Working of a Heat Engine
Heat engines use gas fuel as the main products of energy, which is burnt to produce energy by employing the first and the second laws of thermodynamics. Typically, heat engines are composed of gas fuel confined or enclosed in a piston. The working on the engines depends on the heat produced by burning the gas fuel. When the gas fuel is burnt, several processes or things occur. The gas fuel expands upon heating, pushing the piston outward. Practically however, a heat engines works by following cycles. Within the cycles, the engine move back and forward in cycles unwanted stops.

In a complete cycle, three major things occur in a heat engine. First, heat is added into the system, second, energy produced by the heat is used to perform work in the engine, and three, the excess heat is removed from the engine through a cooling mechanism.

The diagram below show the three cycles of a heat engine
To achieve its maximum efficiency, the heat engine works by employing the reversible process (Bryant, 23). This is the process where the system and its surrounding can be restored to their initial conditions; the states in which they were before the engine started running (Bryant, 156). Heat in the engine system can be lost when two things happen; first when it is through friction and second, when it moves from hot to cool regions in the system, in such a case, the process cannot be revised (Bryant, 158). Therefore, it follows that heat engines working through the reversible process are more efficient than systems working through the irreversible process.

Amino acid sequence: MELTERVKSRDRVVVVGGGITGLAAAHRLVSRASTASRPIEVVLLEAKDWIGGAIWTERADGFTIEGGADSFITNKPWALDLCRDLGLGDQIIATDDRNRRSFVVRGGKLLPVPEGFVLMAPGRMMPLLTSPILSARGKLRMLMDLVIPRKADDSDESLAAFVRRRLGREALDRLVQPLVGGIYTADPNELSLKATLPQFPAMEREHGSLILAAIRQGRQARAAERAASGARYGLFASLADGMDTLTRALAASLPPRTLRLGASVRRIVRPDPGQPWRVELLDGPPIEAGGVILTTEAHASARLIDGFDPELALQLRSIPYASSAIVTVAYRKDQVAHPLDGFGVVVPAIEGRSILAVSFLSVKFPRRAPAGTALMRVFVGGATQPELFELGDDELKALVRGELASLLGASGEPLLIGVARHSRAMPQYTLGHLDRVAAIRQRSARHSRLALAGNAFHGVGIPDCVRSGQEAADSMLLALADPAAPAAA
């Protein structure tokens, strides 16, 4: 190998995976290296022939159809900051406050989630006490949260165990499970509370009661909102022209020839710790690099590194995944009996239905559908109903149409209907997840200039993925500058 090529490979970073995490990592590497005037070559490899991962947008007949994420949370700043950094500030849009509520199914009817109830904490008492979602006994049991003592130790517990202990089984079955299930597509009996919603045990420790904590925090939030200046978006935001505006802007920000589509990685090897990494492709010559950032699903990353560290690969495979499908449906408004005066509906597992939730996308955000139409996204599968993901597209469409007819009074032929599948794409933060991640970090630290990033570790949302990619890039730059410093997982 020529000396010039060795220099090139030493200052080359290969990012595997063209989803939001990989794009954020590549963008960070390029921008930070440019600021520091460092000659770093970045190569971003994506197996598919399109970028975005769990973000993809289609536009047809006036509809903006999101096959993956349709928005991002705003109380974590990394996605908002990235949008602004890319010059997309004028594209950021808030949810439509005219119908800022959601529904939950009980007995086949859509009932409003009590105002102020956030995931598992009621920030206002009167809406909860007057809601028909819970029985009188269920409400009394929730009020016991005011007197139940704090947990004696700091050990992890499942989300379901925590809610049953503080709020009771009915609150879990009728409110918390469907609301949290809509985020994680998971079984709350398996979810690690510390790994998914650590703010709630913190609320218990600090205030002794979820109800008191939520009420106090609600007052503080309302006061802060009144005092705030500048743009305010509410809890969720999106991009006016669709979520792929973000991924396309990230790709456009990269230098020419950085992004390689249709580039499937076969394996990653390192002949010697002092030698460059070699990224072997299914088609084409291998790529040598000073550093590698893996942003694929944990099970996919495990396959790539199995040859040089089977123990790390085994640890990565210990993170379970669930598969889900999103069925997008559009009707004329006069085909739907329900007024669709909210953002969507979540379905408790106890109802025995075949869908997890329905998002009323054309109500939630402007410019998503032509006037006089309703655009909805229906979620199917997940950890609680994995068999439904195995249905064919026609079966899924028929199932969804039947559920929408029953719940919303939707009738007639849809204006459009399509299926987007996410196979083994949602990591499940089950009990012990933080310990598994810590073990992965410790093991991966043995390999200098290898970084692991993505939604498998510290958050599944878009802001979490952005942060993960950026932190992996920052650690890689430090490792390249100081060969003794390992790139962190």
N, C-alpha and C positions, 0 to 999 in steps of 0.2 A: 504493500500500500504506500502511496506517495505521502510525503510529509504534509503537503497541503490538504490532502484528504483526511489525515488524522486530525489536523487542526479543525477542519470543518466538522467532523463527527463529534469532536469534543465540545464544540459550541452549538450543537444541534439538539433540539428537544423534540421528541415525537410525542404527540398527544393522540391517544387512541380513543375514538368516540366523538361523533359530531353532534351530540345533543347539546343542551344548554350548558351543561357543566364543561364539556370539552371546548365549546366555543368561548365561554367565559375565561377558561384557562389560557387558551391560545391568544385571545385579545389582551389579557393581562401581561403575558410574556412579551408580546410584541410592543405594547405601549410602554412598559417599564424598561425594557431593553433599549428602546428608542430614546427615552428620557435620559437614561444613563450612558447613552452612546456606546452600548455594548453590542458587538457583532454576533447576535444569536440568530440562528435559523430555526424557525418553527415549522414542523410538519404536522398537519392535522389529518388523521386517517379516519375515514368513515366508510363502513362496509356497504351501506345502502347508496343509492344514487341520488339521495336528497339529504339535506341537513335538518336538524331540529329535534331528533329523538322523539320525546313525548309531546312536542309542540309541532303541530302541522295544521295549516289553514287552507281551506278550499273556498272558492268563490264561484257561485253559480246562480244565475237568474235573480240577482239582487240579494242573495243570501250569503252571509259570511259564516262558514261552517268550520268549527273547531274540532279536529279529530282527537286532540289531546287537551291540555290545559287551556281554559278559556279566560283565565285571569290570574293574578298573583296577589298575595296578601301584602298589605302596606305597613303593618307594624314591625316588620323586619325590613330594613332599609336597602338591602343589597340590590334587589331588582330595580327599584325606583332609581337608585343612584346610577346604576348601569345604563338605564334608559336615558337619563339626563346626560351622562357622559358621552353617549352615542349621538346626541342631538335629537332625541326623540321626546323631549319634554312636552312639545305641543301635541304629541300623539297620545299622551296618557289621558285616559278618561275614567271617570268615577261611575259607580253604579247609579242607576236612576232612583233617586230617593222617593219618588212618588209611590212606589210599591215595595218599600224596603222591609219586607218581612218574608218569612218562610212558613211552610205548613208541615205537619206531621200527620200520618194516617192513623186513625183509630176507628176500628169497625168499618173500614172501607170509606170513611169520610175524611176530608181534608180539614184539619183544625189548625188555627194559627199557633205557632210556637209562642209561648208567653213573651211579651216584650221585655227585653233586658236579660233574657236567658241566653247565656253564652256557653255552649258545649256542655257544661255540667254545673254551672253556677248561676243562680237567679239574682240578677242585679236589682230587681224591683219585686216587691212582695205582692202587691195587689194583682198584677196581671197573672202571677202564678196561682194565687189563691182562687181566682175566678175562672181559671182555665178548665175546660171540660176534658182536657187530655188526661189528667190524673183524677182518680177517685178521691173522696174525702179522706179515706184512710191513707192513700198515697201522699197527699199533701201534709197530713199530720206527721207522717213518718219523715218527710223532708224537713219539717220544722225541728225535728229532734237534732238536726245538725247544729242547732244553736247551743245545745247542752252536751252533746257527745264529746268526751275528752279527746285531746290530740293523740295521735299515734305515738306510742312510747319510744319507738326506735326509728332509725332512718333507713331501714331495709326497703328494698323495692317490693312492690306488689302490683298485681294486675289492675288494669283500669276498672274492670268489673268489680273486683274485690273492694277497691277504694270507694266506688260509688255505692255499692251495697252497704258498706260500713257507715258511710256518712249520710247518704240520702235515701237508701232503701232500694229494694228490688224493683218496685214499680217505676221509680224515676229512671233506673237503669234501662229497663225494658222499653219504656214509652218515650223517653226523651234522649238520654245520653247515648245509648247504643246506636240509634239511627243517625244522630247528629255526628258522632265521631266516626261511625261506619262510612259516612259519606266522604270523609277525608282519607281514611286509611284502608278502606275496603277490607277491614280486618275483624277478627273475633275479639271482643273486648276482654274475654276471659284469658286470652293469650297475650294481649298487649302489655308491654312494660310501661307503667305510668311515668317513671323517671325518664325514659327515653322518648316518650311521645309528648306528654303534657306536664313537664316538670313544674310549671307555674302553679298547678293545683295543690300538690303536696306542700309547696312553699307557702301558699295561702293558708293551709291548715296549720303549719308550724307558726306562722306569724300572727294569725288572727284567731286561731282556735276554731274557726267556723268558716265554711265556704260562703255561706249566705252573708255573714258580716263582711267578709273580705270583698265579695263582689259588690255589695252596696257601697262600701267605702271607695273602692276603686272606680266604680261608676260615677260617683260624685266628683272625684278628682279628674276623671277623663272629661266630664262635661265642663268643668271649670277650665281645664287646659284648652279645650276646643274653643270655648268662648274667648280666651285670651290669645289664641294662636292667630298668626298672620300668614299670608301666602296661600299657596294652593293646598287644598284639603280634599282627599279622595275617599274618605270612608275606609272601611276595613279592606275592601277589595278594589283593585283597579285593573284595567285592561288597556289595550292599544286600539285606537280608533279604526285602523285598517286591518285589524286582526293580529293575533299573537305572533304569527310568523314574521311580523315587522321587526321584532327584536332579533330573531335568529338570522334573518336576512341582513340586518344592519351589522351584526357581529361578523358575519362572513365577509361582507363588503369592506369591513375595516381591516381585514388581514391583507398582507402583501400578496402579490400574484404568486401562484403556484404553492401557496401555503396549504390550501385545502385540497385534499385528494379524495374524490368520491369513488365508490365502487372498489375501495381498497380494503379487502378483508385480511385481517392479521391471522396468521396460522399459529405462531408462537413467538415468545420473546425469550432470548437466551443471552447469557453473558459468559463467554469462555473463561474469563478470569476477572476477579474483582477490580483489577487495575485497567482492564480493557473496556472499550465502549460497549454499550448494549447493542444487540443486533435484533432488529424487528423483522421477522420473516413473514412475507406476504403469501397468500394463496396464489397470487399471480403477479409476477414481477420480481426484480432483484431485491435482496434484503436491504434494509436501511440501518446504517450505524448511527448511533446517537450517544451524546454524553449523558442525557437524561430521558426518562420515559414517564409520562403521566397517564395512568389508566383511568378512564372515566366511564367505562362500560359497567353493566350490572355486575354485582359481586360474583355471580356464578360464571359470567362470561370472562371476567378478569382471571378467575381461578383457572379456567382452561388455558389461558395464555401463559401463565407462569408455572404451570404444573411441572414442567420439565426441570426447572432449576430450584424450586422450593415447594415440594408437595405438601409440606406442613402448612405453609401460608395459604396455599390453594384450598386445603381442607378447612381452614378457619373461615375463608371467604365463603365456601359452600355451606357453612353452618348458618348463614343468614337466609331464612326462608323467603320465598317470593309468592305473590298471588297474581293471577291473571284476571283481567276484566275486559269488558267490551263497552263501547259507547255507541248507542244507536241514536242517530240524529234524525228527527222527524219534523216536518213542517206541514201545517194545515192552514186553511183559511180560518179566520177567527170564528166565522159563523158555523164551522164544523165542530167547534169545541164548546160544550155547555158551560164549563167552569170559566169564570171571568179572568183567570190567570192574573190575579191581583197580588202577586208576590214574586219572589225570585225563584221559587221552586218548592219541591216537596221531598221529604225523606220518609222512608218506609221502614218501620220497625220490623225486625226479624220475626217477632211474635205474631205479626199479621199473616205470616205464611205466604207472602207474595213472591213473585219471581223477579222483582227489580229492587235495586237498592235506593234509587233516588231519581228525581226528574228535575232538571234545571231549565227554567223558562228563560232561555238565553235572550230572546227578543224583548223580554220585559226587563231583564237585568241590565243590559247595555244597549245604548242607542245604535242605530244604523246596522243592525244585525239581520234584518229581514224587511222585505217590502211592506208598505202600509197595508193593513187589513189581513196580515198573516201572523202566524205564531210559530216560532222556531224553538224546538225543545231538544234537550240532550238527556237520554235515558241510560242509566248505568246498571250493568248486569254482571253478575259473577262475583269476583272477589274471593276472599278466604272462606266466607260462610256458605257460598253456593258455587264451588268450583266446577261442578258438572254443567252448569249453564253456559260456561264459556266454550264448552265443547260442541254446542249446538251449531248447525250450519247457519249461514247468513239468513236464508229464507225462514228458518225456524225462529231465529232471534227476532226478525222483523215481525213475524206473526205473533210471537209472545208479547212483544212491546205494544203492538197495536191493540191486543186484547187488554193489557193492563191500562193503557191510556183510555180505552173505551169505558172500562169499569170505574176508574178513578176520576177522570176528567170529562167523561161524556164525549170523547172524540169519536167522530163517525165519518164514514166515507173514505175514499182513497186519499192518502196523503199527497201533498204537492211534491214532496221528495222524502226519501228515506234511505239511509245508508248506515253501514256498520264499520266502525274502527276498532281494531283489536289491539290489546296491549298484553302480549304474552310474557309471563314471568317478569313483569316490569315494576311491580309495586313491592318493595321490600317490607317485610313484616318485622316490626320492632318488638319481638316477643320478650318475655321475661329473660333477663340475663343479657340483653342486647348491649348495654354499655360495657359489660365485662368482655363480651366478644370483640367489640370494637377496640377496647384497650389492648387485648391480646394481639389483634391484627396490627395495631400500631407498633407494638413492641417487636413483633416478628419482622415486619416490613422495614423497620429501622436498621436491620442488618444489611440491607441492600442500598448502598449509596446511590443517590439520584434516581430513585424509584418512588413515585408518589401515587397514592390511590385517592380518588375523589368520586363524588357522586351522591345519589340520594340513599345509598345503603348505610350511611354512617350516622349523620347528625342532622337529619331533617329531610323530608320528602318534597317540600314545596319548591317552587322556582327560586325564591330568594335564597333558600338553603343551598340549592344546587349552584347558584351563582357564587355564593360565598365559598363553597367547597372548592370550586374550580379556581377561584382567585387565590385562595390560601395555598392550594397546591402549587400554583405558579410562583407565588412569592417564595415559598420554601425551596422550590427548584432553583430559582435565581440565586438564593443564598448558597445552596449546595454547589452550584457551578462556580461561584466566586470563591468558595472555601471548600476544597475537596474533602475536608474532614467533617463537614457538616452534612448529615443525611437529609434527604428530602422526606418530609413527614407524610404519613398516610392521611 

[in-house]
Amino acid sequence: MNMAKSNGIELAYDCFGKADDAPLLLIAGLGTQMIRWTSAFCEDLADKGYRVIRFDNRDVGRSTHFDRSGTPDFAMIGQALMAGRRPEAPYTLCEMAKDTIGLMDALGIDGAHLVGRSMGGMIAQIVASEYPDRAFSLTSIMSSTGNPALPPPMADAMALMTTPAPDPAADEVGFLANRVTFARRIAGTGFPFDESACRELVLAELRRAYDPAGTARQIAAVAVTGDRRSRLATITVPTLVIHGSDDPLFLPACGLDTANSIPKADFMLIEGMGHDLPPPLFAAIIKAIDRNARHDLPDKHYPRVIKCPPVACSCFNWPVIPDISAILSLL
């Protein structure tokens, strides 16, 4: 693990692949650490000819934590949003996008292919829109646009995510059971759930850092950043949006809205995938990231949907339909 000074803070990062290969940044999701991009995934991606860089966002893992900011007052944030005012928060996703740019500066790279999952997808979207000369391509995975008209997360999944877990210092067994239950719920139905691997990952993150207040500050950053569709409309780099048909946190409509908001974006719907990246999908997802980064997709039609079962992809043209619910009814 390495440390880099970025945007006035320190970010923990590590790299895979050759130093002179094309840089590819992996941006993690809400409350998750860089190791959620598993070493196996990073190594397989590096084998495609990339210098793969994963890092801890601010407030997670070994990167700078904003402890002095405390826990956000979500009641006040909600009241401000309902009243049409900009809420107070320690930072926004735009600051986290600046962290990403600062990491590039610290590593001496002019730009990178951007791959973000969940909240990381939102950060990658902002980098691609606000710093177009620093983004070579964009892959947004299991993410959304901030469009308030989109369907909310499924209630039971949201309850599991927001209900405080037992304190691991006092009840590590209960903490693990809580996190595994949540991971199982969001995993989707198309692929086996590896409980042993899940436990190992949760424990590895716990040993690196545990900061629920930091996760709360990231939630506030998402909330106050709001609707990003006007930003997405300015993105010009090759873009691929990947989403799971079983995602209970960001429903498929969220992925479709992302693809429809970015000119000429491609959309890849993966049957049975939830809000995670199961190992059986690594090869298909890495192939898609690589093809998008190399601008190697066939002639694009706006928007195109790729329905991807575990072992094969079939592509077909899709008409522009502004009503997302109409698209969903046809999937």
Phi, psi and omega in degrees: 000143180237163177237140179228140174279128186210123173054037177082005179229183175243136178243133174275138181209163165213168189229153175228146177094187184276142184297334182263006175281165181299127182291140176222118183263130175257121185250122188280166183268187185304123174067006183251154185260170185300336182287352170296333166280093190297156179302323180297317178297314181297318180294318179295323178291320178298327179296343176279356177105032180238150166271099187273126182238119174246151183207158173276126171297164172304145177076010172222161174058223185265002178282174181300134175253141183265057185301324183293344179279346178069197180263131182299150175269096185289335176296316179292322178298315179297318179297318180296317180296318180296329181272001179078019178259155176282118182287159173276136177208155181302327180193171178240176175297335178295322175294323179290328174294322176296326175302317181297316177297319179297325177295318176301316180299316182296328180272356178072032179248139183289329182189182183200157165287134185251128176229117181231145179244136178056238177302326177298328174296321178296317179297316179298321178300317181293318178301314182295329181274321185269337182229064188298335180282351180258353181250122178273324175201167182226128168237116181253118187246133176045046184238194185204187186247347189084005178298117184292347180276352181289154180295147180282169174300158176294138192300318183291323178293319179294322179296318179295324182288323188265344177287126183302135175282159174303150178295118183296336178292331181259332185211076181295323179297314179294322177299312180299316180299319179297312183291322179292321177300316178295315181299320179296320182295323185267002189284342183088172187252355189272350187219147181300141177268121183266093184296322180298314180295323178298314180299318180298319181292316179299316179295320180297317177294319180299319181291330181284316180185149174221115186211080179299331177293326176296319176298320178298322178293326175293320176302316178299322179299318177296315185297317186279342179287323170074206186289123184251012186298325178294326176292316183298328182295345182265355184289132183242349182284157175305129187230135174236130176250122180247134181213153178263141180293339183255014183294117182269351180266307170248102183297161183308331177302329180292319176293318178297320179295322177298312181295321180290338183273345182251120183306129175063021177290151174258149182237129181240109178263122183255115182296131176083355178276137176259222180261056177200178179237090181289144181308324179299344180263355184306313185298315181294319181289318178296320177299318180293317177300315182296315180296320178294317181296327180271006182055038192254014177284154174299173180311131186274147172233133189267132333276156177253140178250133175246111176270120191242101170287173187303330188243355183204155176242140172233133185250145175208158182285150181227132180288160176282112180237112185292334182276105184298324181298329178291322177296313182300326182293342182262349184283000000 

Heat engines also work in machines such as refrigerators and air conditioners (Bryant, 23). Here, they work through the third law of dynamics. Then third law states that it is impossible to attain absolute zero in heat engines, this is because the efficiency will always be less one (Bryant, 157). Devices such as the air conditioners and refrigerators work by moving heat from high temperature areas to areas with low temperatures (Bryant, 157).

Figure 3: a sketch showing the working of a refrigerator and an air conditioner.
Therefore, from the above, it follows that heat engines work in two major processes, first, by moving heat from high temperature areas to cool temperature zones, and second by moving heat from low temperature areas to high temperature zones. In its working, a heat engine employs the first three laws or principles of thermodynamics.

    References
  • Bryant, Lynwood. “The Role of Thermodynamics in the Evolution of Heat Engines.” Technology and Culture, vol. 14, no. 2, 2013, pp. 152–165.,
  • Lumley, John L. Engines: An Introduction. Cambridge [u.a.: Cambridge Univ. Press, 2014. Print.
    Reeve, Sidney A. “Thermodynamics of Heat-Engines.” Science, vol. 17, no. 429, 2014, pp. 470–471.,
  • Senft, J R. Mechanical Efficiency of Heat Engines. New York, NY: Cambridge University Press, 2016. Print.